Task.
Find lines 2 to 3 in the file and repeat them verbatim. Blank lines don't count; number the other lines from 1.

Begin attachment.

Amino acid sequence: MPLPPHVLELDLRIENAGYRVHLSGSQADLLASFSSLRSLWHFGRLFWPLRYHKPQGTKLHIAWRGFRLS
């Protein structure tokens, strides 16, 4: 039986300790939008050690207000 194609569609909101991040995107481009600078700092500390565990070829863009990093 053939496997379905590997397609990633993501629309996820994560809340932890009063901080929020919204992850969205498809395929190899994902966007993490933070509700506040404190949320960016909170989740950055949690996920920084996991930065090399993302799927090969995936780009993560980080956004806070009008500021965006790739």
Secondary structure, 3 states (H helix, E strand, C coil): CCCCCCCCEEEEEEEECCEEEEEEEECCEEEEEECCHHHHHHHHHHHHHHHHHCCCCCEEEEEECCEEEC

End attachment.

């Protein structure tokens, strides 16, 4: 039986300790939008050690207000 194609569609909101991040995107481009600078700092500390565990070829863009990093 053939496997379905590997397609990633993501629309996820994560809340932890009063901080929020919204992850969205498809395929190899994902966007993490933070509700506040404190949320960016909170989740950055949690996920920084996991930065090399993302799927090969995936780009993560980080956004806070009008500021965006790739």
Secondary structure, 3 states (H helix, E strand, C coil): CCCCCCCCEEEEEEEECCEEEEEEEECCEEEEEECCHHHHHHHHHHHHHHHHHCCCCCEEEEEECCEEEC